Transporting cattle is critical need for the industry as it is the only destocking option that ranchers have outside of processing. Ranchers are constantly improving their processes in shipping, striving for the health and well-being of the animals in their care. The transportation committee continues to work with our shipping partners to ensure that their cattle are properly cared for at every stage of the process. These documents are reviewed and updated periodically as needed.


Interisland Livestock Shipper Certification - Coming Soon

The industry is developing a shipper certification to protect your ability to continue shipping livestock. The certification is currently in a pilot phase, collecting feedback from experienced livestock shippers before launching the program for all livestock shippers.

What is the Interisland Livestock Shipper Certification? 

 The Interisland Livestock Shipper Certification is an online training that briefly covers best management practices for interisland ocean transport of livestock in the state of Hawaii. This certification will be required for any shipper transporting livestock with Young Brothers via ocean freight. Certification training is free and will be valid for 3 years from date of course completion. The program start date is to be determined, but shippers will be given ample time to get certified.

 What are goals of the Interisland Livestock Shipper Certification? 

  • Provide basic guidance to new livestock shippers to keep personnel and animals safe and protect the integrity of livestock shippers.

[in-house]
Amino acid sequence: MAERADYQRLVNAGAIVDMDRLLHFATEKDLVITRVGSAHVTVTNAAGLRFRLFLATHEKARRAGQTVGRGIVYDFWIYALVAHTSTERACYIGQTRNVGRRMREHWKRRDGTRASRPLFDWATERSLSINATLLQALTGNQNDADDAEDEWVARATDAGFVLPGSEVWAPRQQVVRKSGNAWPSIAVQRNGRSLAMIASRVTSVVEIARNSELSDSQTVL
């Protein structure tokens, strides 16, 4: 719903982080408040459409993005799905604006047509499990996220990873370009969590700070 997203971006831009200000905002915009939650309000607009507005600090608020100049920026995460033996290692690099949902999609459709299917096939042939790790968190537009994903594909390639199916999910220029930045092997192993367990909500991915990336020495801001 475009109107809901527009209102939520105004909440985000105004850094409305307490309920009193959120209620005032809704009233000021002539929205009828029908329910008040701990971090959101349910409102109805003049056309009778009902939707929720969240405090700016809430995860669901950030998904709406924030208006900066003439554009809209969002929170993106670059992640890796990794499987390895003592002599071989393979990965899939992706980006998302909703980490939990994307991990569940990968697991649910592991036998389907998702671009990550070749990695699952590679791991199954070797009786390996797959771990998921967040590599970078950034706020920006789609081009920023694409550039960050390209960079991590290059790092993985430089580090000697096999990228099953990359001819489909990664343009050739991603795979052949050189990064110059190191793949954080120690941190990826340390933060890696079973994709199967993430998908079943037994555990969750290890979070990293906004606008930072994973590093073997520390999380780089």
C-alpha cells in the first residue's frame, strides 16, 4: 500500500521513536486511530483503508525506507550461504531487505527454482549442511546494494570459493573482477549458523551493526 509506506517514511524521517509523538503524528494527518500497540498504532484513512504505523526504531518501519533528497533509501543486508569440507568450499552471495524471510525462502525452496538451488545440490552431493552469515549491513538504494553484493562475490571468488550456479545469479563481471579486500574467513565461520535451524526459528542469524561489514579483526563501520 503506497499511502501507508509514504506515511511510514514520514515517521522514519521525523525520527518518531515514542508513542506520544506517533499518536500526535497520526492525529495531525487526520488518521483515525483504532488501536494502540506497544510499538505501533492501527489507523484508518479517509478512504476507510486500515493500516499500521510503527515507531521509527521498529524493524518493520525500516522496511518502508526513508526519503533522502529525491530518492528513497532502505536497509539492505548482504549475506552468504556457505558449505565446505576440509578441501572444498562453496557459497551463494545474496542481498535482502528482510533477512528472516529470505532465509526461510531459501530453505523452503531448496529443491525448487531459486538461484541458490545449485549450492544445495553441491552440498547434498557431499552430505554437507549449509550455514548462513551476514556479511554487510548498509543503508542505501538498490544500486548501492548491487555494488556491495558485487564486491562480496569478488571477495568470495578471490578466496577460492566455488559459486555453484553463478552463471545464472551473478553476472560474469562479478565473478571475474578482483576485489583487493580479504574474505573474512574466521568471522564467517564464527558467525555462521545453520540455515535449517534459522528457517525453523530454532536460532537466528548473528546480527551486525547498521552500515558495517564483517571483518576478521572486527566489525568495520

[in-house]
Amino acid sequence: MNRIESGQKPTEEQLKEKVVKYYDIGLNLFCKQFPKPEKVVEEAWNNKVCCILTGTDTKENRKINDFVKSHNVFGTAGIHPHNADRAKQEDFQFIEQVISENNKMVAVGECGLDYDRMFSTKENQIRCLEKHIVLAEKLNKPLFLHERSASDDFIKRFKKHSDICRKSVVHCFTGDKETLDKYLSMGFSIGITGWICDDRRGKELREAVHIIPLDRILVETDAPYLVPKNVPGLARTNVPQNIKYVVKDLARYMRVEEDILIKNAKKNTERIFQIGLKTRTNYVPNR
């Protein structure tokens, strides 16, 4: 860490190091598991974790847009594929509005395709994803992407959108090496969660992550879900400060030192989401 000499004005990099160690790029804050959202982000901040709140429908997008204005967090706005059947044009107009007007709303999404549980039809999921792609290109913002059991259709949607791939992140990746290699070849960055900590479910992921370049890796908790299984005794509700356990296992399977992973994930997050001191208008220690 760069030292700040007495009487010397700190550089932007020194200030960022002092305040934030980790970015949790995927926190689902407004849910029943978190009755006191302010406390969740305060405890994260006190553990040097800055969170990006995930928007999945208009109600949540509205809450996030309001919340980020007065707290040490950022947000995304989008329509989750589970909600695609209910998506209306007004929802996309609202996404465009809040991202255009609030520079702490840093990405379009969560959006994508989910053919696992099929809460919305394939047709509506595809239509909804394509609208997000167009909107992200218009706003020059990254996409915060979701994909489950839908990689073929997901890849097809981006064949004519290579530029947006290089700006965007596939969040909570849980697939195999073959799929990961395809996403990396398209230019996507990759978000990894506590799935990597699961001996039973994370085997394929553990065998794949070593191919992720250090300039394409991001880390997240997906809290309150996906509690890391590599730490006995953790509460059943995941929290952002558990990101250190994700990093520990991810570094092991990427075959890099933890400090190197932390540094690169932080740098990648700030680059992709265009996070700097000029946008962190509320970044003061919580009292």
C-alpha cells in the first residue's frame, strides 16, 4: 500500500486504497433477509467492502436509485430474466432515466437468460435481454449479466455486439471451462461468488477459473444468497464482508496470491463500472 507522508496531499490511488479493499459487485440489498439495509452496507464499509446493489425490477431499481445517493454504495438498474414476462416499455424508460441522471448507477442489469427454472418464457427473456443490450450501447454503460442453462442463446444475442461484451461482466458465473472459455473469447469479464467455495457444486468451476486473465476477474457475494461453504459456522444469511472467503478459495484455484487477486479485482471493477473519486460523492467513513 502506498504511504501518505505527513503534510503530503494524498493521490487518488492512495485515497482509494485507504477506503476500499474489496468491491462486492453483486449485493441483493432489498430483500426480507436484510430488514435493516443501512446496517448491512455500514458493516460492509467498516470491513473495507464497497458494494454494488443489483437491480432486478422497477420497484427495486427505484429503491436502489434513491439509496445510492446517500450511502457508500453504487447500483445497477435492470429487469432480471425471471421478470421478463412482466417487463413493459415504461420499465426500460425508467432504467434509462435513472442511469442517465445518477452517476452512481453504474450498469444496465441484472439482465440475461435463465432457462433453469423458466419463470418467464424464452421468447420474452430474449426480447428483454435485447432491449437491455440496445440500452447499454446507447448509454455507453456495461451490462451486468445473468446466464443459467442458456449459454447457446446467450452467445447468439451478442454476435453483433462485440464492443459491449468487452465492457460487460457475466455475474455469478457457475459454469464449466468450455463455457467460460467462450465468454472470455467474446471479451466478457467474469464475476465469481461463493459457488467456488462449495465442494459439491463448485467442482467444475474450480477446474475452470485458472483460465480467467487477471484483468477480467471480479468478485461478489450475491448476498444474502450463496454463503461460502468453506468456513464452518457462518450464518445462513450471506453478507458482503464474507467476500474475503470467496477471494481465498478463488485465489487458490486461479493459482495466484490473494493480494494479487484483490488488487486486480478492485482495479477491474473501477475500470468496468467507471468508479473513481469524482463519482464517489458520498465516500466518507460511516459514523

•  Ensure that experienced shippers are reminded of guidelines every three years with a recertification. 
  •  Demonstrate to community that the livestock industry is proactive in ensuring safe livestock shipping.

 Learn More 

Why Do We Send Cattle to the Mainland?

Historically, the majority of cattle raised in Hawaii stayed in the islands for local consumption. When the cost of grain increased, it became too expensive to ship grain to the islands and the feedlots in the state closed down, followed by a reduction in processing facilities. The result is that cattle either stayed in Hawaii to be finished on grass, or got shipped as calves to be finished on grain in the feedlots on the mainland. Grass is a limiting factor, and for some operations, it is more economical to send their calves to mainland feedlots to satisfy the demand for grain-finished beef. There are guidelines to transporting cattle that have animal well-being as the top priority. However, the growing demand for local grass-fed beef has spurred more ranchers to aim to keep more cattle in Hawaii. The limitations to that, however, are availability of grass and access to the local processing plants in the state. Over the past few years, the number of cattle kept in Hawaii for local consumption is increasing, but we need more support for agriculture in general and upkeep for processing facilities in the state.